Impacting social wellbeing through rehabilitation

The Department of Community Rehabilitation is responsible for the supervision of adult offenders. It provides a community based rehabilitation regime for offenders referred by the courts and Parole Commissioner’s Board, with the main objectives being the reduction of offending behaviour, and the enhancement of public safety. The staff complement consists of seventeen probation officers assigned to either the court team, or the through/aftercare team.

Many offenders share the common social indicators of marginalization, exclusion and vulnerability. They have chosen not to explore opportunities, or in their life experience have lacked access to opportunities for social mobility and skill development, thus living on the ‘fringes’ of society.

Poor skills

They also exhibit poor relationship skills, poor skills in making choices and frequently have a history of involvement with the Criminal Justice System.

They have difficulty gaining jobs, partly because in many instances their level of educational attainment further excludes them from many types of employment.

They may also suffer from the effects of socialization within dysfunctional families, with resulting personal disorientation and instability, and a risky or unrewarding lifestyle. The obvious connection between social marginalisation, and drug misuse and other offending behaviours, affirms that rehabilitation programmes for offenders must be pursued with a dynamic awareness of their needs in the area of social well-being.

Offenders often face multiple social challenges that require lengthy interventions, in their search for social well-being. In many situations, even when educational attainment may allow for access to some job opportunities, and a job is identified, a poor working attitude can prevent sustained employment.

Other disruptive characteristics may include low morale, poor relationships with authority figures, or lack of healthy communication skills. For others, low commitment to sobriety and continued illegal drug use, rejection by family members following release from incarceration, or poor adjustment to changes in the household, encountered upon release, become stressors that could disrupt progress with a rehabilitation programme.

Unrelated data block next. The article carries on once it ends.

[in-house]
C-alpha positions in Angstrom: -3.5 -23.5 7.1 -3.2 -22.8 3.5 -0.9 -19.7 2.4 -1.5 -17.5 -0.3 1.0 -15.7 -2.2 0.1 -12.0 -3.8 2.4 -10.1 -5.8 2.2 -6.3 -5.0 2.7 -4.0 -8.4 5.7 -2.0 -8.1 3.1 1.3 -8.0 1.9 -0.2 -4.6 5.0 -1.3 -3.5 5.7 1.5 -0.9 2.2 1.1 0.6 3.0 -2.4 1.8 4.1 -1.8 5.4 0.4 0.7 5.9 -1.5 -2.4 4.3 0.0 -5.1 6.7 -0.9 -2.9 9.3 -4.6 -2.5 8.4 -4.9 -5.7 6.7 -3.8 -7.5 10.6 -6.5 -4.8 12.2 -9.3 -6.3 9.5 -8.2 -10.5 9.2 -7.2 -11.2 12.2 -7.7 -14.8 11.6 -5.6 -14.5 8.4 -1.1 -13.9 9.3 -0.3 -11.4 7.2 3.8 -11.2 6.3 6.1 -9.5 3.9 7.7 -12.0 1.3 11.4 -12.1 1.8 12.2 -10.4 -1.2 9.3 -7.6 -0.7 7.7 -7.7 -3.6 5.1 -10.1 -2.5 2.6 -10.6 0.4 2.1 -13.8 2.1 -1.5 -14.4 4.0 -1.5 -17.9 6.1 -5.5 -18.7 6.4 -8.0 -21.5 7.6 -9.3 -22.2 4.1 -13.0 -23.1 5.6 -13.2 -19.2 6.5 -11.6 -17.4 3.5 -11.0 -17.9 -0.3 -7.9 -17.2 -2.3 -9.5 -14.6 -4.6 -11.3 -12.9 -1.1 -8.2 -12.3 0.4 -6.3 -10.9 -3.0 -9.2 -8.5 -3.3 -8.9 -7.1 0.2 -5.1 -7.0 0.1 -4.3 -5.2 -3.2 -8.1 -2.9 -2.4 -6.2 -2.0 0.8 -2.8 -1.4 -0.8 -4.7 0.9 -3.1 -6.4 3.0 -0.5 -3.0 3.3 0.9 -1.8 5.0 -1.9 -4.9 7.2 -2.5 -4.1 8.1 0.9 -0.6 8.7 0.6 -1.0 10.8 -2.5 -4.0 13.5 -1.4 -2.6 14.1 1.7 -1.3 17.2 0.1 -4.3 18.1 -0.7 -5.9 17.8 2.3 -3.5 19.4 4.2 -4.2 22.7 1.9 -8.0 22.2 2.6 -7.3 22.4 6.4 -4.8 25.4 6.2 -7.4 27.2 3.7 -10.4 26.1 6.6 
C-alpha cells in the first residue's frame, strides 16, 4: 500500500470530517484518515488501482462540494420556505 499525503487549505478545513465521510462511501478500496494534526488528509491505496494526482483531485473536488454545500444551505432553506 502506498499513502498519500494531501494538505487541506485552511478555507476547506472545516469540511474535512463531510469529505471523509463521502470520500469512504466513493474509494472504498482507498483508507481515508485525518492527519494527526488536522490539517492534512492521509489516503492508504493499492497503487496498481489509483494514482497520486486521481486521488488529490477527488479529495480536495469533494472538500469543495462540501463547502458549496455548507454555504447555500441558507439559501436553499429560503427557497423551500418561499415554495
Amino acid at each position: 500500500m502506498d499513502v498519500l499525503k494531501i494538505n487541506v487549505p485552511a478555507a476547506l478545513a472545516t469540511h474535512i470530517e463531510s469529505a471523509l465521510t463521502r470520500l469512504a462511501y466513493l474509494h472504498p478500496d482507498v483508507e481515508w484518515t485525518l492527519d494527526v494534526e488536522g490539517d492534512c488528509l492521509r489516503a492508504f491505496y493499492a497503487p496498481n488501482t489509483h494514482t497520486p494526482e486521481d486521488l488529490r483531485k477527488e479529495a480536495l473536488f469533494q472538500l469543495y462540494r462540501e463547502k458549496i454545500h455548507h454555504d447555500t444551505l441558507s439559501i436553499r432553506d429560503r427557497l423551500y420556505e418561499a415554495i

Taking responsibility

By starting with an interview and assessment process, the ‘Kirks, Peters and Mollys’ who are clients of the department, are called on to accept the responsibility for their change process, and to share in the development of conditions they are willing to commit to. Whereas having placed themselves under the ambit of the court, the conditions may be mandated, they also have the opportunity to discuss with probation officers how they will daily fulfil the mandate. In many instances, the clients most supportive and open relationships have been shared with case work providers.

Typically, Kirks, Peters and Mollys will each face different sets of priorities for social intervention. As they unravel their situations, typically hidden traumas or other unresolved issues will be brought to light. Hence, multi-pronged approaches over many months and years are utilized throughout the casework periods. These approaches include sharing in educational programmes, counselling and group therapy or cognitive-behavioural groups. They may also share in the Healthy Relationships group. The Probation Officer may encourage positive interactions with a mentor in the community.

Family intervention

In addition, family intervention may involve visits to the home and case conferencing with caring others. The Department of Community Rehabilitation office visits may include educational sessions and supervision support groups. Throughout these interventions the social dynamics are continually reassessed for any changes in risk levels.

Having journeyed with Peter through periods of relapse into substance misuse, personal disappointments, family crises and other presenting factors, the probation officer may one day hear ‘I feel satisfied with my life.’ ‘I enjoy my job’, ‘I can provide for my children’, ‘I do not continually look over my shoulders as the police are no longer suspecting me’ and ‘I am enjoying my freedom’. Peter would have shared in interventions from partnering agencies within the ministry of health and its external partners.

Yet with all this support, the change process could only have resulted from Peter’s personal desire for social well-being as well as his determination to change his criminal behaviour and remain on the course of rehabilitation/treatment even in crisis times. He has to become aware that the attainment of social well-being requires a law-abiding lifestyle that is balanced, always changing and growing while gaining self control and self realization.

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